Two factors are key; awareness and acceptance. Awareness happens when you know you need help. It can come from within, or even from receiving feedback from others that illuminates blind spots (e.g., 360 performance feedback). Acceptance happens when you allow yourself to be resourced with the help you need. Above and beyond saying “yes” to the Good Samaritan, acceptance requires you to be intentional about making room in your life to receive what is offered to you. When I started connecting again and people invited me out for coffee, drinks, or social activities, I found space in my life to make those connection points a priority. I also reached out proactively to make these connection points happen.

How Will This Story End?

Your opportunity to lead from a place of authentic vulnerability starts right now. You can choose to remain in the Good Samaritan role but be warned: your capacity to help those on the side of the road is inevitably limited by the extent to which you are well and whole. As this blog has shown, a second option exists; own the places in your life and work where you are the person in the ditch. Be on the lookout for your Good Samaritan(s). And, when they come, rely on what they can provide to bring you into a fuller way of living than you’ve ever experienced – a way of life that leads to reward for giver and recipient alike.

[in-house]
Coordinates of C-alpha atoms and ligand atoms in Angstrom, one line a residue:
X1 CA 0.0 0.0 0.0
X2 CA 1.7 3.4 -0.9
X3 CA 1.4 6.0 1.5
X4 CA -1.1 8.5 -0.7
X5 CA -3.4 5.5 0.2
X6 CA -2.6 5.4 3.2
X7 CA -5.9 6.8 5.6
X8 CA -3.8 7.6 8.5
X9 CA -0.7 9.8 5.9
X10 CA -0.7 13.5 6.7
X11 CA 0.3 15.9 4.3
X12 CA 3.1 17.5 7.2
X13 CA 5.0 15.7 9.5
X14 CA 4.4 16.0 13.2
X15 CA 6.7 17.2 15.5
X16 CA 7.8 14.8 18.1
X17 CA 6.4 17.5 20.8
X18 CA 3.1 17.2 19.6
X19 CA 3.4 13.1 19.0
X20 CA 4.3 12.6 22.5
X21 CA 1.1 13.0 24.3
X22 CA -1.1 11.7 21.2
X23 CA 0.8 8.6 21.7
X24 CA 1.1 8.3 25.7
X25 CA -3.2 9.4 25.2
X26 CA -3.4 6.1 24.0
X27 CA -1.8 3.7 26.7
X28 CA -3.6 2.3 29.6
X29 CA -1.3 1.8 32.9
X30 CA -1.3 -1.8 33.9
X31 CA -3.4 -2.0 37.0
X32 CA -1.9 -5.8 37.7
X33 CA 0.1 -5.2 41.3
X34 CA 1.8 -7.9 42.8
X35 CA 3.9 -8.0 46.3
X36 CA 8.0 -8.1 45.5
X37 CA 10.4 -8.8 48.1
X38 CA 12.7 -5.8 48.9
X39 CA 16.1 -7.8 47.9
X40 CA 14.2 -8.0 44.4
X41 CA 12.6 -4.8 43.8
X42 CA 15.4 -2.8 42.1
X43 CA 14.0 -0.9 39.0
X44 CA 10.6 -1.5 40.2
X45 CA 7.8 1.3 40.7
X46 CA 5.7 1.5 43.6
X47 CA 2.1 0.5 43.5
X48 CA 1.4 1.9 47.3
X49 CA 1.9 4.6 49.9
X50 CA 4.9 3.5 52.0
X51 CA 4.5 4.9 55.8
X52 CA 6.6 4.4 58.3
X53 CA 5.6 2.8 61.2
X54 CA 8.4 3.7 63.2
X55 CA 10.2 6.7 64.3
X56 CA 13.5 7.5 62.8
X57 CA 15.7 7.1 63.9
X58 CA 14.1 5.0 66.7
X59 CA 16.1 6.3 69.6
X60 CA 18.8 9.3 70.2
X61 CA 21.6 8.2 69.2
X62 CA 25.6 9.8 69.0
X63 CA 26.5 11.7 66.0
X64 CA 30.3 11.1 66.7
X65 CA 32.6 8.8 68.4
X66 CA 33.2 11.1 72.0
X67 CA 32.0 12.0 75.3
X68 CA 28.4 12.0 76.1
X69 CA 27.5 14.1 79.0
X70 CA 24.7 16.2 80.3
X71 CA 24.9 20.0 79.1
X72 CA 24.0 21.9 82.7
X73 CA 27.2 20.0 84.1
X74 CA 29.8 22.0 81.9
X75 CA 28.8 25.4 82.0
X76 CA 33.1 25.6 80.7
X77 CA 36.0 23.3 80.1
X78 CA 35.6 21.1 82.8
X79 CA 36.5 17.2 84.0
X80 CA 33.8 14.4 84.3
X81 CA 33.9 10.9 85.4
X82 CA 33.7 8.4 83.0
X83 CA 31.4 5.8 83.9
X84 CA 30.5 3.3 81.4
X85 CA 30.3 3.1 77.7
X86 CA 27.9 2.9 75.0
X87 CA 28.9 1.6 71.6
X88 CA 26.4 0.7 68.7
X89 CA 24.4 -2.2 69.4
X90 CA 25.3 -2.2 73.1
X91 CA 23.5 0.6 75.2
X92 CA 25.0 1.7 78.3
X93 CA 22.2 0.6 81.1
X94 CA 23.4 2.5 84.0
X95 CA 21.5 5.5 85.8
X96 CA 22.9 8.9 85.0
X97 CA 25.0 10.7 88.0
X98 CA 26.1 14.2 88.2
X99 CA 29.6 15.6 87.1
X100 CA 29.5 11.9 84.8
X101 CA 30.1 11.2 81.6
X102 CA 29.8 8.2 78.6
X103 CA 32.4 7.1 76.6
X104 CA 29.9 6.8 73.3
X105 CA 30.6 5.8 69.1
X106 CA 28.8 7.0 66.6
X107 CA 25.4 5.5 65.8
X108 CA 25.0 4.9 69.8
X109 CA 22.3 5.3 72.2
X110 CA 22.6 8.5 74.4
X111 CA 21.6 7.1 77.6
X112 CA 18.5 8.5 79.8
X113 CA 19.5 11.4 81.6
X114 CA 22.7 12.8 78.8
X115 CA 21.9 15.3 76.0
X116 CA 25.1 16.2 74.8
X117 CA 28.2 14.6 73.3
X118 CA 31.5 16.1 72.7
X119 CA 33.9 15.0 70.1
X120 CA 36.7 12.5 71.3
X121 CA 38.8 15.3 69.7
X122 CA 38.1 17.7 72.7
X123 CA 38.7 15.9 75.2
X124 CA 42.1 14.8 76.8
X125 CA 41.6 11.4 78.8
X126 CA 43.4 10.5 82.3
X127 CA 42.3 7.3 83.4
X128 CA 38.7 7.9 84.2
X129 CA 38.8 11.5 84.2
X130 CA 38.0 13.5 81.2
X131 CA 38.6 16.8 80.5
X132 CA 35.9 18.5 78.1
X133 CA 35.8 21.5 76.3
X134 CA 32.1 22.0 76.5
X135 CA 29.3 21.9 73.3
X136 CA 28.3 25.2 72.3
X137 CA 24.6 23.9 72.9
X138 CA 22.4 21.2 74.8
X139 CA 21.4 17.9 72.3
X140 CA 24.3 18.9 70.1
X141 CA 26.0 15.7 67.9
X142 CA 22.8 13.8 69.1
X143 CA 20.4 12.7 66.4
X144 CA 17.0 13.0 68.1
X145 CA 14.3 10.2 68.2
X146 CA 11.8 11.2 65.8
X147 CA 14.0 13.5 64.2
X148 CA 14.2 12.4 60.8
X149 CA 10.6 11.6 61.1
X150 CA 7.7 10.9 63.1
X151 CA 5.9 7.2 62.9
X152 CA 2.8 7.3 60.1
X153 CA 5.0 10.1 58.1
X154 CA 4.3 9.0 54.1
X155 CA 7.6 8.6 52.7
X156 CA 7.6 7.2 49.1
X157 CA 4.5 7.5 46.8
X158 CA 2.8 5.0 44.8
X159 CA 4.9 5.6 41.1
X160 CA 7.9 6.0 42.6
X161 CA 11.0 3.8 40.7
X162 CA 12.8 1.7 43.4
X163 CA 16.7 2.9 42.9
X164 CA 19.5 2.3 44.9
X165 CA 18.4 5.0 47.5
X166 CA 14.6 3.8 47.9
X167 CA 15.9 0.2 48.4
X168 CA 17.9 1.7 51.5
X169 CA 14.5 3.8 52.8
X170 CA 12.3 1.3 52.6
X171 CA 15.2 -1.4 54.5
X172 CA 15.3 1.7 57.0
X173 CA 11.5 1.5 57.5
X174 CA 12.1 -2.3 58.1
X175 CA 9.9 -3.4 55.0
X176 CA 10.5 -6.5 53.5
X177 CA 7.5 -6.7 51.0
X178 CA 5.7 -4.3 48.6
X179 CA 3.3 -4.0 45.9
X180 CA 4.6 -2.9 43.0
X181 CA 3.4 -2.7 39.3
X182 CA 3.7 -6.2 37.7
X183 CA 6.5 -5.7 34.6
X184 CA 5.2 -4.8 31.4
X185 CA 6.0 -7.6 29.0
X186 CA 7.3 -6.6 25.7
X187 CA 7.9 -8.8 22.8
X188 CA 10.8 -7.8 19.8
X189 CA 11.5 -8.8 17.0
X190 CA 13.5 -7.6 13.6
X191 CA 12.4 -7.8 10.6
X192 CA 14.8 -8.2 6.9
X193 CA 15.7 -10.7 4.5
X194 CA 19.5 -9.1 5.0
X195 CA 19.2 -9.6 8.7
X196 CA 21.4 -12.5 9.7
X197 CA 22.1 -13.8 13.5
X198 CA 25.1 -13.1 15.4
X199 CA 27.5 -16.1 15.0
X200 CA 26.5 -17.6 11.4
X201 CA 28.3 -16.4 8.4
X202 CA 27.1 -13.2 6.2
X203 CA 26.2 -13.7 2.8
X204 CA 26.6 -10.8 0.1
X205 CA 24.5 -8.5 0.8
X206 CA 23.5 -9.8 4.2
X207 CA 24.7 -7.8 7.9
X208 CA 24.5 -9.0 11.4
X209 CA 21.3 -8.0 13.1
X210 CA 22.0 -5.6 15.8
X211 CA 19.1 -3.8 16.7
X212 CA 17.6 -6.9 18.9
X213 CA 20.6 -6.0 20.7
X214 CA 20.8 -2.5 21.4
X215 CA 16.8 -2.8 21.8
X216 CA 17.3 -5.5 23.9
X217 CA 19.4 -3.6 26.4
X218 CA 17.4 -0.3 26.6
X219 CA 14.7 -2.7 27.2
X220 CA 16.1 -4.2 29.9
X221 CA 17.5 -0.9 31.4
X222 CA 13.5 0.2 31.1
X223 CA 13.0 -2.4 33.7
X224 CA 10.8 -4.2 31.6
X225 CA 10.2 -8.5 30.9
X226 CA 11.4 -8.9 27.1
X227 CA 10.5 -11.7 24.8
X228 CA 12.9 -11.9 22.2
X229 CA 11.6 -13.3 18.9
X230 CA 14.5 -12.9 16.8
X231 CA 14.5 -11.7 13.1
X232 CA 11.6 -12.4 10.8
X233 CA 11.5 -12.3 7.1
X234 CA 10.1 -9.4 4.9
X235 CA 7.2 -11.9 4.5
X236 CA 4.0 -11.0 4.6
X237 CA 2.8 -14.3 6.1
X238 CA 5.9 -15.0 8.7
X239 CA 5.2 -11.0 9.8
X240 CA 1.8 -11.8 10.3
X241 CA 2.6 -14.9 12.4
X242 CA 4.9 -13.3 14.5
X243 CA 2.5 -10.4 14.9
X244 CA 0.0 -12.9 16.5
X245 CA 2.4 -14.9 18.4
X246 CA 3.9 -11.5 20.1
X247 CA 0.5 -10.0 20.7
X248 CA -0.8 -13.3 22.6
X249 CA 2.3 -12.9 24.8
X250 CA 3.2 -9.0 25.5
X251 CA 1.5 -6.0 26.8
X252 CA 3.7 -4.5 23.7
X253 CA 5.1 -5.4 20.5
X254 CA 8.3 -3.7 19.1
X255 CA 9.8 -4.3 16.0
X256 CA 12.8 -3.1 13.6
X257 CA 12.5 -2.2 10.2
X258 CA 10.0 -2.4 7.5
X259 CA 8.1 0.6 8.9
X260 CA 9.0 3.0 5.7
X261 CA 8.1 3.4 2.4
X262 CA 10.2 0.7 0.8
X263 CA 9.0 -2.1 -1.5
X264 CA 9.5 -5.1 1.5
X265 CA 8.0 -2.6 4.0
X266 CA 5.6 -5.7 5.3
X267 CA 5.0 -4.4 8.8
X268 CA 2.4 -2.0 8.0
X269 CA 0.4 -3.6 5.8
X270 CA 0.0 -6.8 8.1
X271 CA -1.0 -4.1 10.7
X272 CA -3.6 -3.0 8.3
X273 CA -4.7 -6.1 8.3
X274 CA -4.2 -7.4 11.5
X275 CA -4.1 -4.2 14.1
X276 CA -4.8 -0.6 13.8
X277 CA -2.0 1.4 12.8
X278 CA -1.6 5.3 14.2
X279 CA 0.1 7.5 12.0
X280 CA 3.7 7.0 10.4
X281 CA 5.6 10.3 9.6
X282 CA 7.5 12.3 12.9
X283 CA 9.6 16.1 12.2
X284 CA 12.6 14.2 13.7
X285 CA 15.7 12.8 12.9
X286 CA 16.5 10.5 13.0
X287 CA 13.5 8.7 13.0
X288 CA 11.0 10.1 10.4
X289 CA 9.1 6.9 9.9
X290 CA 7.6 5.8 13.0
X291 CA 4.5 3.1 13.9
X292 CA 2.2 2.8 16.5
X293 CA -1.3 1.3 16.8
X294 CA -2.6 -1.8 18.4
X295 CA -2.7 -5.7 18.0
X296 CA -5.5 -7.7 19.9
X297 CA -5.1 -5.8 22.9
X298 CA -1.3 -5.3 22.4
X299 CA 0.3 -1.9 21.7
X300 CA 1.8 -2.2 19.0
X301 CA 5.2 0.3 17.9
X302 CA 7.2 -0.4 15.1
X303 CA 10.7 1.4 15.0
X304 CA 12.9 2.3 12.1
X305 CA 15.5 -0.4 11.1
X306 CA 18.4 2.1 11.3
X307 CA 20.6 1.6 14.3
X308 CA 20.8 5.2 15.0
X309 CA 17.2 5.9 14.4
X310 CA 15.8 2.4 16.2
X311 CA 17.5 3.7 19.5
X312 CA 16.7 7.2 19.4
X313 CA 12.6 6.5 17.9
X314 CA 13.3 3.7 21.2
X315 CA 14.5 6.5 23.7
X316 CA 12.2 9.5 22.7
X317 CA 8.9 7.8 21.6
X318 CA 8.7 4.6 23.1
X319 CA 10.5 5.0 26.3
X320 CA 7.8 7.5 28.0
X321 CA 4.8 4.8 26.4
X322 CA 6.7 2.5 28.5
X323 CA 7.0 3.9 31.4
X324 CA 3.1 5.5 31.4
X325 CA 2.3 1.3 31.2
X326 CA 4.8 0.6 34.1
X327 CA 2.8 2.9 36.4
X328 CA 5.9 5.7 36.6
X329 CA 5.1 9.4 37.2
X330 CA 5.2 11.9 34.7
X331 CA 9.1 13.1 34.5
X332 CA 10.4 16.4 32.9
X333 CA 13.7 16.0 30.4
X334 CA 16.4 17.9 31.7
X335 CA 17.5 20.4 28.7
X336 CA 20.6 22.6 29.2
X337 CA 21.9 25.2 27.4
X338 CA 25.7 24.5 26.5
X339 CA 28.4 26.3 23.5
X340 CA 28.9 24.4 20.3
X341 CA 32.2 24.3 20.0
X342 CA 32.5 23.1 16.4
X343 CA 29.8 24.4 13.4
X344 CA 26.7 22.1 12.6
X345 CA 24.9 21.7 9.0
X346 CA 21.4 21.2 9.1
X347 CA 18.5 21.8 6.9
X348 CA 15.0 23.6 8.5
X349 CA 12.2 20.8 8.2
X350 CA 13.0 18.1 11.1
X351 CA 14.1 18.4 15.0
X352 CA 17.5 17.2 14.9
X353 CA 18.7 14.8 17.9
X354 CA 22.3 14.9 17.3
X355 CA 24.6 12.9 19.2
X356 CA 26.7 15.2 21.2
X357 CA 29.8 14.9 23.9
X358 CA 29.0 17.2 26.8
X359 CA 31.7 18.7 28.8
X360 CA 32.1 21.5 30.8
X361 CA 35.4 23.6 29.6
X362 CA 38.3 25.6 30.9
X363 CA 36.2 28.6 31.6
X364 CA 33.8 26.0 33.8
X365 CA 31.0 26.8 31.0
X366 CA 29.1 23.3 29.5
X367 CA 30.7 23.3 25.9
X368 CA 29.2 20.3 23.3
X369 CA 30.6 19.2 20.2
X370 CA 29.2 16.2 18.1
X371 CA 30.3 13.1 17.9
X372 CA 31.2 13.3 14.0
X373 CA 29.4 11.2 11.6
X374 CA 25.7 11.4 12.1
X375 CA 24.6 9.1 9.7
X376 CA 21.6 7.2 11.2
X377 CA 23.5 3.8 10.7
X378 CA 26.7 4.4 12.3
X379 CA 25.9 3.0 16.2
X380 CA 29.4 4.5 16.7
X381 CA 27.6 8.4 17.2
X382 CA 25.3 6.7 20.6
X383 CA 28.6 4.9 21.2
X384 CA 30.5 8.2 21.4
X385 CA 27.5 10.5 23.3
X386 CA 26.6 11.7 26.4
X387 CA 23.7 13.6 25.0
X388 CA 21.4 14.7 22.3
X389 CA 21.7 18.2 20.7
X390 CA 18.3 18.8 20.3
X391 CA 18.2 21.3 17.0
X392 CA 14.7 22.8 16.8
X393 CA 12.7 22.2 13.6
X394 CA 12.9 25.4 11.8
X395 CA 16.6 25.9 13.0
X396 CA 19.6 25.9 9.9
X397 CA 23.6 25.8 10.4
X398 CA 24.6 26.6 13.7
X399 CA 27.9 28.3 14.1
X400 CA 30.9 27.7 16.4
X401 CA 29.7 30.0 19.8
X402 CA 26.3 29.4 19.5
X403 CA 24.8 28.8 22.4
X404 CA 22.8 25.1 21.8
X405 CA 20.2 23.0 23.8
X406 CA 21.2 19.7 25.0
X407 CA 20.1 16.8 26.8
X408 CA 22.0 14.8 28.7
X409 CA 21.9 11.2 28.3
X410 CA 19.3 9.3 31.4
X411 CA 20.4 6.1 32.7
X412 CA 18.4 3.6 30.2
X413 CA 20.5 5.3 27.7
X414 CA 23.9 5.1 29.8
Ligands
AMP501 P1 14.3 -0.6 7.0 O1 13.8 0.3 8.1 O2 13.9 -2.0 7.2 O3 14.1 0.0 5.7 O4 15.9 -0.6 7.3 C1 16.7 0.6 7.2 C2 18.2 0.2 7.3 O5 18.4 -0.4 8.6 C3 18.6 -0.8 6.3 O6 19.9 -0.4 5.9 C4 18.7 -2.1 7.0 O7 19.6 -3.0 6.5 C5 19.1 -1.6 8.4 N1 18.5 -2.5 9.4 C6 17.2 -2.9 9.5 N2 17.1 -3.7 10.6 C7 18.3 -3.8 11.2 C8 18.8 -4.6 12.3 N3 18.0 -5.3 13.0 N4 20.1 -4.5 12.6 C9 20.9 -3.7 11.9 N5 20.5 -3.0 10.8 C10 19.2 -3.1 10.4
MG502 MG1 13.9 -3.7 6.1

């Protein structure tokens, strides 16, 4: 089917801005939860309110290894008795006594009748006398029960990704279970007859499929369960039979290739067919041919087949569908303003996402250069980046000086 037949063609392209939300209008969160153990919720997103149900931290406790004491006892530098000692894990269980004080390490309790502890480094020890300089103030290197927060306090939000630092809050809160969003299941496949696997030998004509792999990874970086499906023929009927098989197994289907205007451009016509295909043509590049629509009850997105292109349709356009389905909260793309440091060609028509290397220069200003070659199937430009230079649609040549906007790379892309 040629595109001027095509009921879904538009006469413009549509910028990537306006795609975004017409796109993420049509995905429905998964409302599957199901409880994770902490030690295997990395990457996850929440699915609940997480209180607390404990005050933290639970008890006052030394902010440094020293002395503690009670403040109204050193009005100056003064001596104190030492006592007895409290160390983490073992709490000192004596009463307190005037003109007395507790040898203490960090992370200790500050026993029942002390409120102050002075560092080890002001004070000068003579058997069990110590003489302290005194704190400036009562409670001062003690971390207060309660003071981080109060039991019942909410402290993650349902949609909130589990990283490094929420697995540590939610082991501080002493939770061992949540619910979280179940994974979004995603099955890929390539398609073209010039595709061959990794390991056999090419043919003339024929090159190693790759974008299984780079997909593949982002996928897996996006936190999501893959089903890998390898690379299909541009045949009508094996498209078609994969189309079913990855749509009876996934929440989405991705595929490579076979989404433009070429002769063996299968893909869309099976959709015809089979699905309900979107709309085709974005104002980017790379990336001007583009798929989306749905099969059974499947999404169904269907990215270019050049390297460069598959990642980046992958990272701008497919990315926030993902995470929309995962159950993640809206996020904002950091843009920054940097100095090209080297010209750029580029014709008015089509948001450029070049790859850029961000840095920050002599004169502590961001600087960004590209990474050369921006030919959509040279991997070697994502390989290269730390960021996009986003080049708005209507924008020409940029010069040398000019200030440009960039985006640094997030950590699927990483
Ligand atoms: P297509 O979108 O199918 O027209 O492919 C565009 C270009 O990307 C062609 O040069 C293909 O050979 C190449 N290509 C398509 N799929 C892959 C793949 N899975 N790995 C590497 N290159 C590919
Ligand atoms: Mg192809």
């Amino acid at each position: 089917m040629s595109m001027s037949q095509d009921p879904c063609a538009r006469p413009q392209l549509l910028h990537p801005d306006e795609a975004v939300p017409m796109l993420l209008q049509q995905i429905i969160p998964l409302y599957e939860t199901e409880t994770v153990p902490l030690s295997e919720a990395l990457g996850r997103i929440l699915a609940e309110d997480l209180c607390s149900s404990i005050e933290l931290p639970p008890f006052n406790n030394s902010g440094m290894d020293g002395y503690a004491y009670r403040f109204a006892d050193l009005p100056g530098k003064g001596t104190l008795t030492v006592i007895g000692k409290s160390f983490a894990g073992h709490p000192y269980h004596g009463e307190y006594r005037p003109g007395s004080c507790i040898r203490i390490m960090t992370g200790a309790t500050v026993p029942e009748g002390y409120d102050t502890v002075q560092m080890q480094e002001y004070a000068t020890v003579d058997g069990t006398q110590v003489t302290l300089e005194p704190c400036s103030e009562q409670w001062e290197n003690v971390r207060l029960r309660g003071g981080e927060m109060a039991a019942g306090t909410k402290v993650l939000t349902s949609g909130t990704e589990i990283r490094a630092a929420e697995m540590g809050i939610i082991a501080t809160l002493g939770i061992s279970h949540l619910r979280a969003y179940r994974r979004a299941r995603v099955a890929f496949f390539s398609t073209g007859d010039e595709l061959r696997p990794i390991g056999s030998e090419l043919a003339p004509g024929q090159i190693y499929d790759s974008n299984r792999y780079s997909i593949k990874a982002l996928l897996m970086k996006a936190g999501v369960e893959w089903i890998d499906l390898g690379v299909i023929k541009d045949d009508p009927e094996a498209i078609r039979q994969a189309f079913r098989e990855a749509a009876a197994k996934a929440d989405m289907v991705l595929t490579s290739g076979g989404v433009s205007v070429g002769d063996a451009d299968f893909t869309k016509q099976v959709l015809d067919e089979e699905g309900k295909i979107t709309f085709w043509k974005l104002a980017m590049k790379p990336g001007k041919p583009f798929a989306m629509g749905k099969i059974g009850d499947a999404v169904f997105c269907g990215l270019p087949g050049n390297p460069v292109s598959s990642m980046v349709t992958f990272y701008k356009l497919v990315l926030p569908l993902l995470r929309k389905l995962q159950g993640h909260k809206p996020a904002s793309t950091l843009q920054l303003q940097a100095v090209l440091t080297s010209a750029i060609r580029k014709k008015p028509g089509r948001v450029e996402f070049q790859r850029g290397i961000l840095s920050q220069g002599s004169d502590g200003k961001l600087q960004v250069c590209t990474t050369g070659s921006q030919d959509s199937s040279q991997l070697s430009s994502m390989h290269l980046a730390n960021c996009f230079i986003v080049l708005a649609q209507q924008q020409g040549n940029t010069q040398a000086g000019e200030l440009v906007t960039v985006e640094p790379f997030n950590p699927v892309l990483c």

Ernest Hoffman is a Management Consultant with PRADCO, a company that specializes in assessment for hire as well as employee training and development. He has also been an ordained pastor in the Evangelical Lutheran Church in America for nearly 10 years. Ernest has a Ph.D. in Industrial Organizational Psychology from the University of Akron and a Master of Divinity degree from Trinity Lutheran Seminary in Bexley. His work is a published in a number of outlets, including Academy of Management Review, Leadership Quarterly, The Industrial-Organizational Psychologist, and The Oxford Handbook of Leadership. He is currently a finalist for the 2016 HR Excellence Future Leader Award.

Ernest can be contacted at ehoffman@pradco.com.